More Brits are likely to holiday at home next year, with 76 per cent of us already planning a staycation for 2017 and more than one in 10 heading to Devon.

New research shows that more than a third of us believe it’s easier and more convenient to stay in the UK (34 per cent) while one in five people enjoyed their 2016 UK break so much they want to repeat it.

A quarter (24 per cent) of those questioned said they felt more confident staying in the UK. Being able to take pets, the lower cost of British breaks and reliving childhood holidays were also popular reasons for an apparent resurgence in staycations, with one in ten people already booked for next year.

UK holidays are seen as being more affordable with the average British holidaymaker believing they can save £222.40 per person by staying in Britain.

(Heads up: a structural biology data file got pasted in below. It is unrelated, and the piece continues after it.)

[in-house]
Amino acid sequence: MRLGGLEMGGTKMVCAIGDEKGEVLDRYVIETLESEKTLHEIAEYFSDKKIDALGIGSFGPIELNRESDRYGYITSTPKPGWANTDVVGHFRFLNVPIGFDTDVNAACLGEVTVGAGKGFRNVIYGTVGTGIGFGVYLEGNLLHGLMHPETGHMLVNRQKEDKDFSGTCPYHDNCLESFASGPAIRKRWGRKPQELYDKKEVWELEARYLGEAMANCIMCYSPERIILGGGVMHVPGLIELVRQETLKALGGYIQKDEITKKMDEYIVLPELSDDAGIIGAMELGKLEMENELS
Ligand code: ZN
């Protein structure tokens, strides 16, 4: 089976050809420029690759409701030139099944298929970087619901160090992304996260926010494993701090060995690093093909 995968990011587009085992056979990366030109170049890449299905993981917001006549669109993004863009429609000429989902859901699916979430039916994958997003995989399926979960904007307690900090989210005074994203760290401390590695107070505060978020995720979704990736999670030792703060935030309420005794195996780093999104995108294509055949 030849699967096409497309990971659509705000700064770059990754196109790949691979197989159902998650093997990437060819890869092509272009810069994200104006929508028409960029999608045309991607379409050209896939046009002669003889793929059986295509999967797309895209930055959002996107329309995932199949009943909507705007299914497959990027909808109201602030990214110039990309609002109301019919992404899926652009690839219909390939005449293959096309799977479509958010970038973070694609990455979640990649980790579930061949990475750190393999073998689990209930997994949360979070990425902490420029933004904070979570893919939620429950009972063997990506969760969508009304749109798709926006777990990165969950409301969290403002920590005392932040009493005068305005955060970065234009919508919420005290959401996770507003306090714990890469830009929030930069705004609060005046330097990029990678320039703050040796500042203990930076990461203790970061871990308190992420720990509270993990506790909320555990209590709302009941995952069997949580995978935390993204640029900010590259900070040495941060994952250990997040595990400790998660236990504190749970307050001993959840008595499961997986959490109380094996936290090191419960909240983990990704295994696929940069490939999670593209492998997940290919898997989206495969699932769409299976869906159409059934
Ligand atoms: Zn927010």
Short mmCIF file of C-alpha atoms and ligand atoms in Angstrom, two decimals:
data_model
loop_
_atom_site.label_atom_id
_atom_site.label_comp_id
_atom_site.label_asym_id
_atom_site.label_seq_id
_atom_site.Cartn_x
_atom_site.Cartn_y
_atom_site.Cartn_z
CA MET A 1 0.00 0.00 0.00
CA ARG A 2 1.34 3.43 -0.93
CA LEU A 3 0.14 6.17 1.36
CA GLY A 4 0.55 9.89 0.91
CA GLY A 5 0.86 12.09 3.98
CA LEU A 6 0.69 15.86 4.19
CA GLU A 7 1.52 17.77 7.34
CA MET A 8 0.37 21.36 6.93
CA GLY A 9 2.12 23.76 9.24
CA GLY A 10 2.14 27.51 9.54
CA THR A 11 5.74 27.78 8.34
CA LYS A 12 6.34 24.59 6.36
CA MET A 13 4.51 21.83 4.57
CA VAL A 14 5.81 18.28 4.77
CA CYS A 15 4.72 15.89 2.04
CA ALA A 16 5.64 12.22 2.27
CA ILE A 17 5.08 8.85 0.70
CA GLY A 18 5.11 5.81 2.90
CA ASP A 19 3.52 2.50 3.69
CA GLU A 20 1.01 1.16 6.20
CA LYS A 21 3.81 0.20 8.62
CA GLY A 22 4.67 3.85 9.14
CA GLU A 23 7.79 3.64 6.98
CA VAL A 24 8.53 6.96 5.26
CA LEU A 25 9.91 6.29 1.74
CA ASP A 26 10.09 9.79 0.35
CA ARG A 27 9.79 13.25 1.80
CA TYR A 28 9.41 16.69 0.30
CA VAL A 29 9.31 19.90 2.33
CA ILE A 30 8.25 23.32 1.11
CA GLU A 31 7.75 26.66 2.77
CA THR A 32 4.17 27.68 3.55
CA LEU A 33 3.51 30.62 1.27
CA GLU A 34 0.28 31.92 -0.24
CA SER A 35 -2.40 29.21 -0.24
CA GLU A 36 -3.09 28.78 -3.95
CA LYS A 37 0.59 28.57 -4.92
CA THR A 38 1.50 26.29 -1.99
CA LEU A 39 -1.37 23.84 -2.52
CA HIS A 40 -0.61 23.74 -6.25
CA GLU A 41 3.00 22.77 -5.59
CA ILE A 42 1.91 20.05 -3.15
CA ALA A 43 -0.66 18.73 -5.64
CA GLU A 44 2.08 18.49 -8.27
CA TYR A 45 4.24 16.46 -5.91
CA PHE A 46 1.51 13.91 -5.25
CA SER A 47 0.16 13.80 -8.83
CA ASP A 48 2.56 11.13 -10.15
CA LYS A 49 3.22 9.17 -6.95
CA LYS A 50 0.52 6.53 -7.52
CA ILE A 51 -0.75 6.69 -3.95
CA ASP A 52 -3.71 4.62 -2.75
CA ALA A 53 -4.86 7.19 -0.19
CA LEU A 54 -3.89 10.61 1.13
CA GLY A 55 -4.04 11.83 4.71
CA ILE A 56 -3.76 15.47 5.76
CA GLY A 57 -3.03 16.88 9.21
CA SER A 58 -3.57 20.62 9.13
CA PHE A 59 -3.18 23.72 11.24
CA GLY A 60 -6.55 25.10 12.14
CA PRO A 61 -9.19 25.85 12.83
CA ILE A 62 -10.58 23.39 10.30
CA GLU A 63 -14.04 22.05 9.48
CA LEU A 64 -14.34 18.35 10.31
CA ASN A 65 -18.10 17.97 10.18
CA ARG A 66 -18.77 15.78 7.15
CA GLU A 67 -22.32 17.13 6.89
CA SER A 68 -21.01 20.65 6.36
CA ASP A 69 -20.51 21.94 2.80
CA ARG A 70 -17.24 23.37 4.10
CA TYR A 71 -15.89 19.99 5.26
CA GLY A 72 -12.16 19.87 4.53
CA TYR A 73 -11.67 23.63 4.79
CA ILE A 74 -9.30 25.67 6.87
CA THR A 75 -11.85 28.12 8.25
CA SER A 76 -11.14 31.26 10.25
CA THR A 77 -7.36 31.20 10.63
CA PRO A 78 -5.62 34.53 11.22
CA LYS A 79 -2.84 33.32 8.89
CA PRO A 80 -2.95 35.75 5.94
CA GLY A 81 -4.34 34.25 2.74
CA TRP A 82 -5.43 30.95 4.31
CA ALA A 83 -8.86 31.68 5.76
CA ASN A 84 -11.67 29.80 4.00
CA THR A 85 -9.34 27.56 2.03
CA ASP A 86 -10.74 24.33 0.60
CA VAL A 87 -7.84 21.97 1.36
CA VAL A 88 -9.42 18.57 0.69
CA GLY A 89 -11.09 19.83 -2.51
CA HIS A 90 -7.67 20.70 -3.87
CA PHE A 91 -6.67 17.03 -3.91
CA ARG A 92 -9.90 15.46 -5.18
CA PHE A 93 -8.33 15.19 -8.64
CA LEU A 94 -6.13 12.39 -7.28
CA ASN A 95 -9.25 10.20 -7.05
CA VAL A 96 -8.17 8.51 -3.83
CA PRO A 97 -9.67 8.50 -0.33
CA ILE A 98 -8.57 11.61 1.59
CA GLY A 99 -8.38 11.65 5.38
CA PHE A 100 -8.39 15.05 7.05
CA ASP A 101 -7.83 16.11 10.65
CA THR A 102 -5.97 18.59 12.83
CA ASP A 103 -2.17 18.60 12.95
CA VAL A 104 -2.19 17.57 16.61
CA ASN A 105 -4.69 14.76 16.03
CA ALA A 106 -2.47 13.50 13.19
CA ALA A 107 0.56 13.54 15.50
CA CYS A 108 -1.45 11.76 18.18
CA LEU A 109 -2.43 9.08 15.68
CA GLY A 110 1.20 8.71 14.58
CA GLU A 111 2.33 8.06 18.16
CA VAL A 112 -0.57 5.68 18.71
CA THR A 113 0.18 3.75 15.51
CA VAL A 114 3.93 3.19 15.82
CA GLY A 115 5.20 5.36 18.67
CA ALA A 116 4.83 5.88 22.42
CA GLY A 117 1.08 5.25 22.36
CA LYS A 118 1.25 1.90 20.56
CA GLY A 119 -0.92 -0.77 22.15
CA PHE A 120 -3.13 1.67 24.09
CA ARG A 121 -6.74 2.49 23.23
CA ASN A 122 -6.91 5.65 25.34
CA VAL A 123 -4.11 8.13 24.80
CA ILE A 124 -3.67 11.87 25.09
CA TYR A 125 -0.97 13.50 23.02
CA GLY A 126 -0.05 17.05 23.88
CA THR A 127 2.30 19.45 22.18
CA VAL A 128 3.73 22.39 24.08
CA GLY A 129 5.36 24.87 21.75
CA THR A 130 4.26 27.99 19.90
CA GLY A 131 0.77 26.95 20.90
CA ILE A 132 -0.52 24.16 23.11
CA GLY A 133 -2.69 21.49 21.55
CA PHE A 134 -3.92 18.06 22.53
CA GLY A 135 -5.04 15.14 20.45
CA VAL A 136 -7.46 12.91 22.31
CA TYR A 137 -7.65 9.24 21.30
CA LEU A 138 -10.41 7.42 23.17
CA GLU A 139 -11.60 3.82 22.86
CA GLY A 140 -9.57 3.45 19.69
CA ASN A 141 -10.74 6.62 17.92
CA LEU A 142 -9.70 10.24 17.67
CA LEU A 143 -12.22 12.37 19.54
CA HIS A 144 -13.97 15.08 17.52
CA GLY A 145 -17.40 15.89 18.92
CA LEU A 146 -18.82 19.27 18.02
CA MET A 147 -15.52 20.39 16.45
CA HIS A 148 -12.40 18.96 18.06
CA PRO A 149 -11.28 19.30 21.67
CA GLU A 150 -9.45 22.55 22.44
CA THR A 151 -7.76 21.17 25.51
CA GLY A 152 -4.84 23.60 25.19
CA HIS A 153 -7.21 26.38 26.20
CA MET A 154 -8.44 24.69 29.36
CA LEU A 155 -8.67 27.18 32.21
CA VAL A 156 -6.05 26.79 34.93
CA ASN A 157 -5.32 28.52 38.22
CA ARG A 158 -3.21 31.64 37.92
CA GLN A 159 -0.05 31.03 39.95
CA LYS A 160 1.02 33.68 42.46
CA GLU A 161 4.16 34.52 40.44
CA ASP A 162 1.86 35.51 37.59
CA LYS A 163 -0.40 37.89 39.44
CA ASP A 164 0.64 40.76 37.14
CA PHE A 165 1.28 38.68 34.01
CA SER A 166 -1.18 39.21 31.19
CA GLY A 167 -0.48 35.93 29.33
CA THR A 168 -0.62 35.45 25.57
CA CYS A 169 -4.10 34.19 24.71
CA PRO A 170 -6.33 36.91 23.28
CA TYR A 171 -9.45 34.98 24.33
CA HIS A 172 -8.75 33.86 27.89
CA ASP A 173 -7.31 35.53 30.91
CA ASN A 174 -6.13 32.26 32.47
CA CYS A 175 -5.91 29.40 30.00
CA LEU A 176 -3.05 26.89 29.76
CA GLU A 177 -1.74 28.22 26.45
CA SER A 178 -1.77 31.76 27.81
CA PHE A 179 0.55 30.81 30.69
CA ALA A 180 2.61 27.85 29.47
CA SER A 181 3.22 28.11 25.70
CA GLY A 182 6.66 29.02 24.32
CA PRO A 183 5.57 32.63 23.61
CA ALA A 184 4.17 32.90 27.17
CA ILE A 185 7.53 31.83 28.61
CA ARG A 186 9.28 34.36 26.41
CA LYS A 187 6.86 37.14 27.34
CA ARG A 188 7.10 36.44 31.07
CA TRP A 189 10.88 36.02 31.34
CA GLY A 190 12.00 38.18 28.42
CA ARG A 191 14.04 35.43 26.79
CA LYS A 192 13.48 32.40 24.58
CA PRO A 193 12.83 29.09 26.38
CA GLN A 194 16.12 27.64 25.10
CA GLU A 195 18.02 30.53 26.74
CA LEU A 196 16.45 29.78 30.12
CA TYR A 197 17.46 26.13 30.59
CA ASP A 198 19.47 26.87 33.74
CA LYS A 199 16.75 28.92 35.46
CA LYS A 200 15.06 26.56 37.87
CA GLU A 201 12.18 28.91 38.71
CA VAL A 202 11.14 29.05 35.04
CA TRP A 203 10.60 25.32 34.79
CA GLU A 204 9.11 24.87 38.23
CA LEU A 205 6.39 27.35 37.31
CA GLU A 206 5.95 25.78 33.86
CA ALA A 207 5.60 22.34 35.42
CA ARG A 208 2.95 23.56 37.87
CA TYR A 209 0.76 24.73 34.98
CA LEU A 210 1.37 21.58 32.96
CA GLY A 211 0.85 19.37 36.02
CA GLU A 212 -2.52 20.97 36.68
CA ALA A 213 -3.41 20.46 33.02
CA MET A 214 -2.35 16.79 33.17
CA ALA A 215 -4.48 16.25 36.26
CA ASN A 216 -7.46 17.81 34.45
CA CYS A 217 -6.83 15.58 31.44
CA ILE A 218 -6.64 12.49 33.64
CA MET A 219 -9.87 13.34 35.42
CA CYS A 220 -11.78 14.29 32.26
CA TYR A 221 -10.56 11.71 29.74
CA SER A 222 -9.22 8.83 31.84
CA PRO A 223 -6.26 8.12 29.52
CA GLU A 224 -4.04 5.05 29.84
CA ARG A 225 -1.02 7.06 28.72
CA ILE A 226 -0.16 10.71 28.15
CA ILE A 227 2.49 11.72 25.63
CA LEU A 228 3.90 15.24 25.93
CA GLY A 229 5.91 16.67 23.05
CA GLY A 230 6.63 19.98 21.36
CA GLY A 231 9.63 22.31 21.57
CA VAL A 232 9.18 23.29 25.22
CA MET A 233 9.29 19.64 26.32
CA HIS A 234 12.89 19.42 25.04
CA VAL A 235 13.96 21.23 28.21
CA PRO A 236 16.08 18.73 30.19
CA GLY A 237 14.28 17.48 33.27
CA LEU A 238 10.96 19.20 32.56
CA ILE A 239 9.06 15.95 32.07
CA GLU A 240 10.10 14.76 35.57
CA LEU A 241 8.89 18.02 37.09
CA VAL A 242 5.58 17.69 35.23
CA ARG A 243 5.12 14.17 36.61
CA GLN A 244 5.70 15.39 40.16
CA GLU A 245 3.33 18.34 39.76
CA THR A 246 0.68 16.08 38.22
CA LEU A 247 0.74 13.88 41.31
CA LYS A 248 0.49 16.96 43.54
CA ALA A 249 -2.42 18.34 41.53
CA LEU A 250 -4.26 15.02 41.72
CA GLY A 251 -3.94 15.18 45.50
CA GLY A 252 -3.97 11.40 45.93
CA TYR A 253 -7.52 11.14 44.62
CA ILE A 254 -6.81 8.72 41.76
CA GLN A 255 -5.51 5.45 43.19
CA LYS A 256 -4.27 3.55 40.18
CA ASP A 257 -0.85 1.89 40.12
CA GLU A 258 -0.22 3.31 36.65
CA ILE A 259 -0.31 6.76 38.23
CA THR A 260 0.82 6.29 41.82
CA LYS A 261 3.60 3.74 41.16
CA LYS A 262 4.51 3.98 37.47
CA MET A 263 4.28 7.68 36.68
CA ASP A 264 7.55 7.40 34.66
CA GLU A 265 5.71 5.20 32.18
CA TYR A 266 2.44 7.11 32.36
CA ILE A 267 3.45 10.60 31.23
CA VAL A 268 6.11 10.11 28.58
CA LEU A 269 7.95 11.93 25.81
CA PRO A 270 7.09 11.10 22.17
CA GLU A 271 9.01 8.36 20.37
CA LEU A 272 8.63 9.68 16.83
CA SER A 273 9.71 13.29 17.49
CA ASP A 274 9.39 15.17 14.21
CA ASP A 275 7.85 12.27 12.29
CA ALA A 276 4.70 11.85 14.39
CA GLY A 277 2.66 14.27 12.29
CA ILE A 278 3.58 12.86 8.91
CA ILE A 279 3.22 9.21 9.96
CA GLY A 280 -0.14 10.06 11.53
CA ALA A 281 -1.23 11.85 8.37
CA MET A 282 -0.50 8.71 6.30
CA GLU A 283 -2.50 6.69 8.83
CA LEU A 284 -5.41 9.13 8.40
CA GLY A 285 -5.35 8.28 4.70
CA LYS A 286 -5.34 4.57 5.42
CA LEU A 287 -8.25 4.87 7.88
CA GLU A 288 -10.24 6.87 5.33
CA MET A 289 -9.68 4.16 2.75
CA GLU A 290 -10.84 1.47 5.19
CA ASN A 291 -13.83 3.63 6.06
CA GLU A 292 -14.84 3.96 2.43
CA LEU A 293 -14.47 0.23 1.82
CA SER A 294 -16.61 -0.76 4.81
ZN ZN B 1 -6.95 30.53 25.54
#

Although the perfect travelling time was found to be two hours 59 minutes, 39 per cent want to stay somewhere which is no more than a two hour drive away and 16 per cent have even holidayed in their own county to cut down on travel time and costs.

Nick Rudge, managing director of, which commissioned the survey, said: “We know holidays in the UK are popular and have been for some time, but we wanted to see if people’s attitudes to staying at home have changed.

“A fifth felt staycations offered better value despite 35 per cent of people saying they eat out more on a UK break. We also like familiarity on holiday, with a fifth choosing to holiday in areas they went to as a child to relive fond memories and one in ten people bringing pets along too. Whatever your reason, there’s no shortage of places to explore in the UK and although the traditional destinations are still as popular as ever, we’ve seen an emergence of new sought-after locations which are seeing incredible year-on-year growth.”

Top 10 areas for a 2017 UK break: Cornwall, Scotland, Wales, Devon, Yorkshire, Kent, Cumbria, Lancashire, Dorset and Norfolk.?

The research also revealed that the South West was considered to be the friendliest place to holiday in England, followed by Yorkshire, while six per cent admitted they chose places where they liked the local accent.